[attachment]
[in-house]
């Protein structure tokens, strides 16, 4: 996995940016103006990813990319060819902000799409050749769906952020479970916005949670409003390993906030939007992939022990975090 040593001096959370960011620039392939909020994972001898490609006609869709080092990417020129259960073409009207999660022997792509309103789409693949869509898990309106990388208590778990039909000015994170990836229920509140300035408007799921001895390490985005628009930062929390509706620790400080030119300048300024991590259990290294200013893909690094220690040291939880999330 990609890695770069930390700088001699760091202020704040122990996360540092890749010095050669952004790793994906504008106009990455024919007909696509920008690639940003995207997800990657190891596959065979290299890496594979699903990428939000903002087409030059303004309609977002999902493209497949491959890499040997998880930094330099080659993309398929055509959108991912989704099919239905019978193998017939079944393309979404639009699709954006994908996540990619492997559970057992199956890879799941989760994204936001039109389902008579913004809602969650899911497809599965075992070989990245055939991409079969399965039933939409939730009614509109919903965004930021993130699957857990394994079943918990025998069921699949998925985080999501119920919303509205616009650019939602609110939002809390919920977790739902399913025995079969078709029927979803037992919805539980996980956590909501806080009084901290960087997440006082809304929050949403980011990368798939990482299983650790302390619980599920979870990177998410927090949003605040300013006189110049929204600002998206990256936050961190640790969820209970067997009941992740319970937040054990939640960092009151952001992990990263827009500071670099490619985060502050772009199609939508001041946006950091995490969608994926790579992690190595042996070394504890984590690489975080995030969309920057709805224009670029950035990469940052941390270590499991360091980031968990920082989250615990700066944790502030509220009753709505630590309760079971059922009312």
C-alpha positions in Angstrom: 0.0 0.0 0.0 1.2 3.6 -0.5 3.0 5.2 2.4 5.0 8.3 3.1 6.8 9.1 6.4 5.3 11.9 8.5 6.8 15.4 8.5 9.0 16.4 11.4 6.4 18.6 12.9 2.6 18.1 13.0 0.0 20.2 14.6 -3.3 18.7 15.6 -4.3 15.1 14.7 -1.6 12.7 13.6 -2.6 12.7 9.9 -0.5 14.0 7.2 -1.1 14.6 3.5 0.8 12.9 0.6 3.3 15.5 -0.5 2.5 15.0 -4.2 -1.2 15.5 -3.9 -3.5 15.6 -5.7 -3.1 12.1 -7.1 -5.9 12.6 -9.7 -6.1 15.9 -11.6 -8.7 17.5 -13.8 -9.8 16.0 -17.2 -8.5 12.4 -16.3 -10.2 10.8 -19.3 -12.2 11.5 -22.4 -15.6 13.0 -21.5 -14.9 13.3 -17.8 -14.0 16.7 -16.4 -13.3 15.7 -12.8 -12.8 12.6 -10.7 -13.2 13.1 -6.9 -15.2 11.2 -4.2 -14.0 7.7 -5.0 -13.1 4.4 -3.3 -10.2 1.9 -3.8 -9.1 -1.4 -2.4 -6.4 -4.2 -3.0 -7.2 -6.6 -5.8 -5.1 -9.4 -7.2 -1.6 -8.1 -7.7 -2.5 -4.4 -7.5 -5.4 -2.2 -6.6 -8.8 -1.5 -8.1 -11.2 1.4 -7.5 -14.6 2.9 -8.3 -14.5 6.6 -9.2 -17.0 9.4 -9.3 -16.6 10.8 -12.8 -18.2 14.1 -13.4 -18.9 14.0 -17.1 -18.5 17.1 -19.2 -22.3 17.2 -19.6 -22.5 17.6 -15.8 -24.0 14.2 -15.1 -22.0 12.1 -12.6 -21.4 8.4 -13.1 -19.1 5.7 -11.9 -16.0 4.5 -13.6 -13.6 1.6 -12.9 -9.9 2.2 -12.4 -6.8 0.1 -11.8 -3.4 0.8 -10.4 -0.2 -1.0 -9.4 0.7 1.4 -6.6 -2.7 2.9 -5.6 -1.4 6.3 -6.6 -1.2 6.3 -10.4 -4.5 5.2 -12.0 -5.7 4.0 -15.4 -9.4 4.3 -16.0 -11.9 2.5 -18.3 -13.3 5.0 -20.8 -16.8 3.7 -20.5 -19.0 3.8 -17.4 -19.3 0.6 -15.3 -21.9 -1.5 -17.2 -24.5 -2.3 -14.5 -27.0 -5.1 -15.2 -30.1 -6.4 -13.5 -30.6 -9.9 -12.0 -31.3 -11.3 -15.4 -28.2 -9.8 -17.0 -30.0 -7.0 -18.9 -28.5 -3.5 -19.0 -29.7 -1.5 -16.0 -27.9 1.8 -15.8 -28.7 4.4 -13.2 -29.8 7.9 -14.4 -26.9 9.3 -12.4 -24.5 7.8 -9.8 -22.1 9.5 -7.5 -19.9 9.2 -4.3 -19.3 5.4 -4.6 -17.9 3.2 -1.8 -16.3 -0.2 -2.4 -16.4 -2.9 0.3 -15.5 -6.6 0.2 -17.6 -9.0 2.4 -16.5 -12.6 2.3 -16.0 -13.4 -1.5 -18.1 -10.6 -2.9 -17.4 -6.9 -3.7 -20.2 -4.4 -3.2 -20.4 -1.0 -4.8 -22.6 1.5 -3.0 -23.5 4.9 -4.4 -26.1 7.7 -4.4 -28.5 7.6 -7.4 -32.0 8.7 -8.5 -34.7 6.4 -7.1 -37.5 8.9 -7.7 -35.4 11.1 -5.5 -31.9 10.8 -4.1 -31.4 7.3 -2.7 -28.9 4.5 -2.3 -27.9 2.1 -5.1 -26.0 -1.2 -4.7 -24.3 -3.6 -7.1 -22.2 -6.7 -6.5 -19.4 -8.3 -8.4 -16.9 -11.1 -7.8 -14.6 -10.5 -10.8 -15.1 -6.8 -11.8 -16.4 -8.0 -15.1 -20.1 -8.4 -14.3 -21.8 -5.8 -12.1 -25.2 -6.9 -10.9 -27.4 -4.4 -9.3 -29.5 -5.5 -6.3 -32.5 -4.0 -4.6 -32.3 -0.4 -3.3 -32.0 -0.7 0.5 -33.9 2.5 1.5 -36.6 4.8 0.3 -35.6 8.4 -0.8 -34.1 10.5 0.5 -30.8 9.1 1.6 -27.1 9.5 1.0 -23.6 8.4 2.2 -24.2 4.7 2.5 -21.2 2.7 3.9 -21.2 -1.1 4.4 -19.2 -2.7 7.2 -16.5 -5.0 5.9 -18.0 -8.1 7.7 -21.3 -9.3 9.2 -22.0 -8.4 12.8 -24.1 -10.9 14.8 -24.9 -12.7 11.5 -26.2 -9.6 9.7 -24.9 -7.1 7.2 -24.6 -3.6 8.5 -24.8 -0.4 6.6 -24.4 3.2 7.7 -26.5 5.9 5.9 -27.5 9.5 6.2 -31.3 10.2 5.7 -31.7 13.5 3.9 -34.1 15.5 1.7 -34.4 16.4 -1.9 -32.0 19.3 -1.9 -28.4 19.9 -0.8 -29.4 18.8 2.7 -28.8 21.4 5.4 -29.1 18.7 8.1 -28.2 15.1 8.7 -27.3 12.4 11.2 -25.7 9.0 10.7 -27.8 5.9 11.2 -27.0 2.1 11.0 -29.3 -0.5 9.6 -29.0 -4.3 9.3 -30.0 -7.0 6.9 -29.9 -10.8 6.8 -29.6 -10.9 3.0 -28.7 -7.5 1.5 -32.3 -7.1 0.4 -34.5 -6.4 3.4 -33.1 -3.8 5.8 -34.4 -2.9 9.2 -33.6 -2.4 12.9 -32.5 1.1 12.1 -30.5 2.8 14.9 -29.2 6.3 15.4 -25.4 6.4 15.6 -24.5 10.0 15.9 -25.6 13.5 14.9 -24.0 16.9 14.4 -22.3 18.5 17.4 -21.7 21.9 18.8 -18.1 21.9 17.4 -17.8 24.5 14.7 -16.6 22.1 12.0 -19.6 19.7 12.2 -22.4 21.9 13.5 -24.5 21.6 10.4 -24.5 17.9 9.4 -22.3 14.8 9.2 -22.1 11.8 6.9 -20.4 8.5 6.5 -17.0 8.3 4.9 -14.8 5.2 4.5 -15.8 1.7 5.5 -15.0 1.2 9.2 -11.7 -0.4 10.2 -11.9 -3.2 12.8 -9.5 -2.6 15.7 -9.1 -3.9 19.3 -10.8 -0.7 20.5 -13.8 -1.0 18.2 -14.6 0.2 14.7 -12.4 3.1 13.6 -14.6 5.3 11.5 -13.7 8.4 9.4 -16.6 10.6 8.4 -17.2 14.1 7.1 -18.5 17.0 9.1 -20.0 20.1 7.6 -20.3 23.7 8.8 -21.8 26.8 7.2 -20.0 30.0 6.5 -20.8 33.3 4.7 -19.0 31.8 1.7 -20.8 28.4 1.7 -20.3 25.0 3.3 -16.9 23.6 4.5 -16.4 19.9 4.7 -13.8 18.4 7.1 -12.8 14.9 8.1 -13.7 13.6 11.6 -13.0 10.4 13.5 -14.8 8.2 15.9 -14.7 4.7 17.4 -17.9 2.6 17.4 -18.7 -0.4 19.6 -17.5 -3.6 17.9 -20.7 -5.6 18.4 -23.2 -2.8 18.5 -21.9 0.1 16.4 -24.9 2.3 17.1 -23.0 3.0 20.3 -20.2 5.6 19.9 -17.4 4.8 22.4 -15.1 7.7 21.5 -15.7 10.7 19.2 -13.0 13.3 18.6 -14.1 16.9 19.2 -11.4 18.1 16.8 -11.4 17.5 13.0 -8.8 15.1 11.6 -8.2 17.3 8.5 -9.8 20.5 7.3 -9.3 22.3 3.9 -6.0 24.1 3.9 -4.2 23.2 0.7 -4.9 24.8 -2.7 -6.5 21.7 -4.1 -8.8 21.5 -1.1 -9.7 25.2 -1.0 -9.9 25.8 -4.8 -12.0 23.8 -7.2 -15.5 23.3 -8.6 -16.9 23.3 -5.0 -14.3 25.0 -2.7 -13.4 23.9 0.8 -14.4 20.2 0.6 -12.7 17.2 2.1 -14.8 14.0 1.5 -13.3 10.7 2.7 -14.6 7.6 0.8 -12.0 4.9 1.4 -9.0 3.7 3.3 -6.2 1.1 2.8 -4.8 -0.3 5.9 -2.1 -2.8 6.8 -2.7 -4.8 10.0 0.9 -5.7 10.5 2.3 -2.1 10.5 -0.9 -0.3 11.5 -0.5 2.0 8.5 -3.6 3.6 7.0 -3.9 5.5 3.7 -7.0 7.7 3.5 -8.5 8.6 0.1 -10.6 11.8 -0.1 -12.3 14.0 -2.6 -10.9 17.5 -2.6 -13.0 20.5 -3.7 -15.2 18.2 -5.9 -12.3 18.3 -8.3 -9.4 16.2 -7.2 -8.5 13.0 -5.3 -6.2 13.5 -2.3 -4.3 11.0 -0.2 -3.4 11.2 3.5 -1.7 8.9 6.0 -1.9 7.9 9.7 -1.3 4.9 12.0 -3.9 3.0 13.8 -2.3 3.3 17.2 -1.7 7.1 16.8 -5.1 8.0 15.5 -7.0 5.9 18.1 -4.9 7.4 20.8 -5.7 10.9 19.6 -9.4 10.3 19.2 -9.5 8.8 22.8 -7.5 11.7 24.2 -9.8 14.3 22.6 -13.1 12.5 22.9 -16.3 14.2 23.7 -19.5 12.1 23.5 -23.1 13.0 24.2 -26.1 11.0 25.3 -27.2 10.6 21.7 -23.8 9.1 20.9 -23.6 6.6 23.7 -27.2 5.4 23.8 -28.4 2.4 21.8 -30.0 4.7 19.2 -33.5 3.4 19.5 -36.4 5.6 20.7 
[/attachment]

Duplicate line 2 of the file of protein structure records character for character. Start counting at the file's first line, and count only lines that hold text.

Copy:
């Protein structure tokens, strides 16, 4: 996995940016103006990813990319060819902000799409050749769906952020479970916005949670409003390993906030939007992939022990975090 040593001096959370960011620039392939909020994972001898490609006609869709080092990417020129259960073409009207999660022997792509309103789409693949869509898990309106990388208590778990039909000015994170990836229920509140300035408007799921001895390490985005628009930062929390509706620790400080030119300048300024991590259990290294200013893909690094220690040291939880999330 990609890695770069930390700088001699760091202020704040122990996360540092890749010095050669952004790793994906504008106009990455024919007909696509920008690639940003995207997800990657190891596959065979290299890496594979699903990428939000903002087409030059303004309609977002999902493209497949491959890499040997998880930094330099080659993309398929055509959108991912989704099919239905019978193998017939079944393309979404639009699709954006994908996540990619492997559970057992199956890879799941989760994204936001039109389902008579913004809602969650899911497809599965075992070989990245055939991409079969399965039933939409939730009614509109919903965004930021993130699957857990394994079943918990025998069921699949998925985080999501119920919303509205616009650019939602609110939002809390919920977790739902399913025995079969078709029927979803037992919805539980996980956590909501806080009084901290960087997440006082809304929050949403980011990368798939990482299983650790302390619980599920979870990177998410927090949003605040300013006189110049929204600002998206990256936050961190640790969820209970067997009941992740319970937040054990939640960092009151952001992990990263827009500071670099490619985060502050772009199609939508001041946006950091995490969608994926790579992690190595042996070394504890984590690489975080995030969309920057709805224009670029950035990469940052941390270590499991360091980031968990920082989250615990700066944790502030509220009753709505630590309760079971059922009312």